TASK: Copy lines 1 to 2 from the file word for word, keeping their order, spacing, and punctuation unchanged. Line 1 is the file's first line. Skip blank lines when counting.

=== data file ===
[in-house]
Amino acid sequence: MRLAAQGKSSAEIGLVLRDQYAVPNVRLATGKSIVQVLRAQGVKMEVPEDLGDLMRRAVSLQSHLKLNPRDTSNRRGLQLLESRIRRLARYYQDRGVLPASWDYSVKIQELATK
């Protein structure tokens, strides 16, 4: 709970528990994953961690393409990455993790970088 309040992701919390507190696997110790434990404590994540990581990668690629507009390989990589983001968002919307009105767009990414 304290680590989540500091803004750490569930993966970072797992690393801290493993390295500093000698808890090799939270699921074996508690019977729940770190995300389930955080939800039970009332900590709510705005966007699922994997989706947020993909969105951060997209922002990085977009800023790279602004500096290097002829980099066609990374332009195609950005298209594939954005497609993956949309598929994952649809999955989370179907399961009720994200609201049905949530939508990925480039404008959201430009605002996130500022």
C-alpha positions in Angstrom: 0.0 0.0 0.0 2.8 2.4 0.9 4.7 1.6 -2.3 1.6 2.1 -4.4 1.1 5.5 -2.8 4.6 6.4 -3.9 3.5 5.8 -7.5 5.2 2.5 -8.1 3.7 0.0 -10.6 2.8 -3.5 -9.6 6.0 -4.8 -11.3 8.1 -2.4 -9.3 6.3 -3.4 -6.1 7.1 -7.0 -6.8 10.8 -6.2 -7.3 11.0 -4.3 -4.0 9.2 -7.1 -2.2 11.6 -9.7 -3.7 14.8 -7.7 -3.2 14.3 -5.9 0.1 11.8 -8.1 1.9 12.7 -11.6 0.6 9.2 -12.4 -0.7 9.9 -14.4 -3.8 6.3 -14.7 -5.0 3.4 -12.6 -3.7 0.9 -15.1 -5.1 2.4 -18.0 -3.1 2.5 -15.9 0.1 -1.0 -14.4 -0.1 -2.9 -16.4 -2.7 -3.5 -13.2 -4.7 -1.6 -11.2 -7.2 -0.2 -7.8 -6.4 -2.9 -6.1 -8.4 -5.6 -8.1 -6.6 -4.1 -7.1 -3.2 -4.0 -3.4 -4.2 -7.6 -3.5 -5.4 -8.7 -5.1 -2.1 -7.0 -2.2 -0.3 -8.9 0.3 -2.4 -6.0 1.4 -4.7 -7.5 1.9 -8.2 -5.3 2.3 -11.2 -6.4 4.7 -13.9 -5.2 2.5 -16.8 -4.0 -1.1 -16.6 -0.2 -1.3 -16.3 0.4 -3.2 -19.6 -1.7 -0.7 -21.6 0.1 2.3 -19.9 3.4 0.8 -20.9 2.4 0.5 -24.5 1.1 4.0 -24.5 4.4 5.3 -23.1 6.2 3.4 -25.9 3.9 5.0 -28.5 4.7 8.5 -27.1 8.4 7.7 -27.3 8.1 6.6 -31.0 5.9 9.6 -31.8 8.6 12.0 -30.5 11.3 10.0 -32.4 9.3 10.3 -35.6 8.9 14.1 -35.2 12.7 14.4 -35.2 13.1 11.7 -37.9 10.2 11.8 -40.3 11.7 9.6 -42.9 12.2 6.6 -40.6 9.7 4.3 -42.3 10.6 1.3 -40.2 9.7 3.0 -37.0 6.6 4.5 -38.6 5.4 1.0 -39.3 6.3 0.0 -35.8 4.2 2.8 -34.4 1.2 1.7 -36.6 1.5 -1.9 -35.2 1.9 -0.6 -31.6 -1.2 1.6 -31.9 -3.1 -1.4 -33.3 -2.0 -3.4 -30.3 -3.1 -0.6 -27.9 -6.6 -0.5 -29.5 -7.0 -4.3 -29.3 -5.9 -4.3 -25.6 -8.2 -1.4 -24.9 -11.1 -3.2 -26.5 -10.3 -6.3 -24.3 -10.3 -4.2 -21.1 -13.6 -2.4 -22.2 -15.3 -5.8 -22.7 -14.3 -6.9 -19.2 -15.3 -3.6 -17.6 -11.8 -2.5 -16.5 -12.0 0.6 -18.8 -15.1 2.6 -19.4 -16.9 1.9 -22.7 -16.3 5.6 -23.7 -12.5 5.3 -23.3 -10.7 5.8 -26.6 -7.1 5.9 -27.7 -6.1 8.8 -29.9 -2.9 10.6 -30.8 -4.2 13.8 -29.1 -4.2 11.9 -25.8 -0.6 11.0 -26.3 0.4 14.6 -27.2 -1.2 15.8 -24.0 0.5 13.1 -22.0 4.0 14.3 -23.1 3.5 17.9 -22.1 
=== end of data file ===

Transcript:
[in-house]
Amino acid sequence: MRLAAQGKSSAEIGLVLRDQYAVPNVRLATGKSIVQVLRAQGVKMEVPEDLGDLMRRAVSLQSHLKLNPRDTSNRRGLQLLESRIRRLARYYQDRGVLPASWDYSVKIQELATK